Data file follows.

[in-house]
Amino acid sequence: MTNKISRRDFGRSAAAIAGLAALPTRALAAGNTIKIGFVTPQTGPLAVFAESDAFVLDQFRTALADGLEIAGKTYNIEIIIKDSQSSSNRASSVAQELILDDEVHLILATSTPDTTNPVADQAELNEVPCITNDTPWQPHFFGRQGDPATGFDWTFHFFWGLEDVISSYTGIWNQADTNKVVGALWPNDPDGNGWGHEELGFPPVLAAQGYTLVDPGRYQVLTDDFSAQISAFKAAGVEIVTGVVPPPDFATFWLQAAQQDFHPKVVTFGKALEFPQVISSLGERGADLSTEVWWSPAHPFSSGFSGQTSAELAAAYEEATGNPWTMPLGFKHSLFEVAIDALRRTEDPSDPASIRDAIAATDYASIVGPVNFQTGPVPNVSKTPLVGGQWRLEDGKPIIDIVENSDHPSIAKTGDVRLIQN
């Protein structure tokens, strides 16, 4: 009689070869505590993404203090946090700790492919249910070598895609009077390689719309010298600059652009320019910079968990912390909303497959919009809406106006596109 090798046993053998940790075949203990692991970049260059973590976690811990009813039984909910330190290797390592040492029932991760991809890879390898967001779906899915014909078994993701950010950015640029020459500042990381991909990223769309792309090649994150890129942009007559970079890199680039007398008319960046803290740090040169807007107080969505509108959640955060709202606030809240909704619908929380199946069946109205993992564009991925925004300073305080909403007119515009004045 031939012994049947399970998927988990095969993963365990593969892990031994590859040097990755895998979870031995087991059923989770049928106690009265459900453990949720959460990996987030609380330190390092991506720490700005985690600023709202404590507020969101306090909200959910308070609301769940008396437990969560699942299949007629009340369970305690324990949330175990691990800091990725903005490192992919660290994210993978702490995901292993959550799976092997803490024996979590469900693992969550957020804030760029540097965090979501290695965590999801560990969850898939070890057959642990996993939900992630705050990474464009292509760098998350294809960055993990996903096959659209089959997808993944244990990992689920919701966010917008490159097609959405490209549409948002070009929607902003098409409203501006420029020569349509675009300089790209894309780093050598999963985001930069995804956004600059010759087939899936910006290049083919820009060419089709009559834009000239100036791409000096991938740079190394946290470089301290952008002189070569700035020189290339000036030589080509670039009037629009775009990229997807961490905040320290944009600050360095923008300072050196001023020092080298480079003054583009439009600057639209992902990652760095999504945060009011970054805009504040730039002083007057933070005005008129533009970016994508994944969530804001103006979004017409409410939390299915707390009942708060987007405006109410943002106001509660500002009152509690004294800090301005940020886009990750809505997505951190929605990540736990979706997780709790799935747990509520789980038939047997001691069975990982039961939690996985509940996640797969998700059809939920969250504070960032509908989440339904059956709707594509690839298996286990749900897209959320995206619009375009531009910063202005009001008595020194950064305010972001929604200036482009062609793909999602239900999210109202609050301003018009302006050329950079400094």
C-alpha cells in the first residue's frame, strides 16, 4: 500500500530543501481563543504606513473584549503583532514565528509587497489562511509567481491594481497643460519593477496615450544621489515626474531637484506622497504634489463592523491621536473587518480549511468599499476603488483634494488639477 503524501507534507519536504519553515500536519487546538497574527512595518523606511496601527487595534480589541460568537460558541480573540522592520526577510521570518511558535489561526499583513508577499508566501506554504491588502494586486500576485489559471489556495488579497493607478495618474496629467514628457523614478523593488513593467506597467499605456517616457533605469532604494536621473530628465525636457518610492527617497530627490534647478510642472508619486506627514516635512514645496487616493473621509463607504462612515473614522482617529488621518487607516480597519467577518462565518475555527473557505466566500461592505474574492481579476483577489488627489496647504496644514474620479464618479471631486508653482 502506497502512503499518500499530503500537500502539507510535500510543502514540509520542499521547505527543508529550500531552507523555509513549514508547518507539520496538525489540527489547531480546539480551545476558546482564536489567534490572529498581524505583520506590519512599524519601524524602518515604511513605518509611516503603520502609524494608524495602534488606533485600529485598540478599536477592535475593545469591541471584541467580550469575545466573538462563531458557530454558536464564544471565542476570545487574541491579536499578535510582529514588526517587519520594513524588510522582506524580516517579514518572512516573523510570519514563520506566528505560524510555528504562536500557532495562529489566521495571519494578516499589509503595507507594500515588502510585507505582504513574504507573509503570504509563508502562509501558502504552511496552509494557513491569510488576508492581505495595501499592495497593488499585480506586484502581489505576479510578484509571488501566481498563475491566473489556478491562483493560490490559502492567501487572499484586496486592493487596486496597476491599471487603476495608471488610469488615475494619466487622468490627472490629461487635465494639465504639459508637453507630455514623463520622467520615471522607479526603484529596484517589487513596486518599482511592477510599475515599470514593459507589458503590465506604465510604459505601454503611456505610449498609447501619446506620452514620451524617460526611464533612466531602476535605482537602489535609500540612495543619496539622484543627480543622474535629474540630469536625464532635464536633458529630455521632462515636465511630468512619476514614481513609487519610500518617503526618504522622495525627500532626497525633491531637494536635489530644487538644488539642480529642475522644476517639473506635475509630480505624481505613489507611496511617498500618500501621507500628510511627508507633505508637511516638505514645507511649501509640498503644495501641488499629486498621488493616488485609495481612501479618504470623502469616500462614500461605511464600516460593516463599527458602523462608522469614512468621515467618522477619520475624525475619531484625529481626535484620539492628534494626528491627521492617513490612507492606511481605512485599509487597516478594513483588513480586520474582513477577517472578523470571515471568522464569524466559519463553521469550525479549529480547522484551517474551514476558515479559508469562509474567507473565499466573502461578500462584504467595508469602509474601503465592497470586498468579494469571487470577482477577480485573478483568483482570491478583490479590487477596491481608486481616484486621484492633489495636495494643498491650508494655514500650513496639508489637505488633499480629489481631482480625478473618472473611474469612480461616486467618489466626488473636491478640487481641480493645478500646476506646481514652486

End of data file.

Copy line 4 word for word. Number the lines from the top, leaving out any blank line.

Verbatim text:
C-alpha cells in the first residue's frame, strides 16, 4: 500500500530543501481563543504606513473584549503583532514565528509587497489562511509567481491594481497643460519593477496615450544621489515626474531637484506622497504634489463592523491621536473587518480549511468599499476603488483634494488639477 503524501507534507519536504519553515500536519487546538497574527512595518523606511496601527487595534480589541460568537460558541480573540522592520526577510521570518511558535489561526499583513508577499508566501506554504491588502494586486500576485489559471489556495488579497493607478495618474496629467514628457523614478523593488513593467506597467499605456517616457533605469532604494536621473530628465525636457518610492527617497530627490534647478510642472508619486506627514516635512514645496487616493473621509463607504462612515473614522482617529488621518487607516480597519467577518462565518475555527473557505466566500461592505474574492481579476483577489488627489496647504496644514474620479464618479471631486508653482 502506497502512503499518500499530503500537500502539507510535500510543502514540509520542499521547505527543508529550500531552507523555509513549514508547518507539520496538525489540527489547531480546539480551545476558546482564536489567534490572529498581524505583520506590519512599524519601524524602518515604511513605518509611516503603520502609524494608524495602534488606533485600529485598540478599536477592535475593545469591541471584541467580550469575545466573538462563531458557530454558536464564544471565542476570545487574541491579536499578535510582529514588526517587519520594513524588510522582506524580516517579514518572512516573523510570519514563520506566528505560524510555528504562536500557532495562529489566521495571519494578516499589509503595507507594500515588502510585507505582504513574504507573509503570504509563508502562509501558502504552511496552509494557513491569510488576508492581505495595501499592495497593488499585480506586484502581489505576479510578484509571488501566481498563475491566473489556478491562483493560490490559502492567501487572499484586496486592493487596486496597476491599471487603476495608471488610469488615475494619466487622468490627472490629461487635465494639465504639459508637453507630455514623463520622467520615471522607479526603484529596484517589487513596486518599482511592477510599475515599470514593459507589458503590465506604465510604459505601454503611456505610449498609447501619446506620452514620451524617460526611464533612466531602476535605482537602489535609500540612495543619496539622484543627480543622474535629474540630469536625464532635464536633458529630455521632462515636465511630468512619476514614481513609487519610500518617503526618504522622495525627500532626497525633491531637494536635489530644487538644488539642480529642475522644476517639473506635475509630480505624481505613489507611496511617498500618500501621507500628510511627508507633505508637511516638505514645507511649501509640498503644495501641488499629486498621488493616488485609495481612501479618504470623502469616500462614500461605511464600516460593516463599527458602523462608522469614512468621515467618522477619520475624525475619531484625529481626535484620539492628534494626528491627521492617513490612507492606511481605512485599509487597516478594513483588513480586520474582513477577517472578523470571515471568522464569524466559519463553521469550525479549529480547522484551517474551514476558515479559508469562509474567507473565499466573502461578500462584504467595508469602509474601503465592497470586498468579494469571487470577482477577480485573478483568483482570491478583490479590487477596491481608486481616484486621484492633489495636495494643498491650508494655514500650513496639508489637505488633499480629489481631482480625478473618472473611474469612480461616486467618489466626488473636491478640487481641480493645478500646476506646481514652486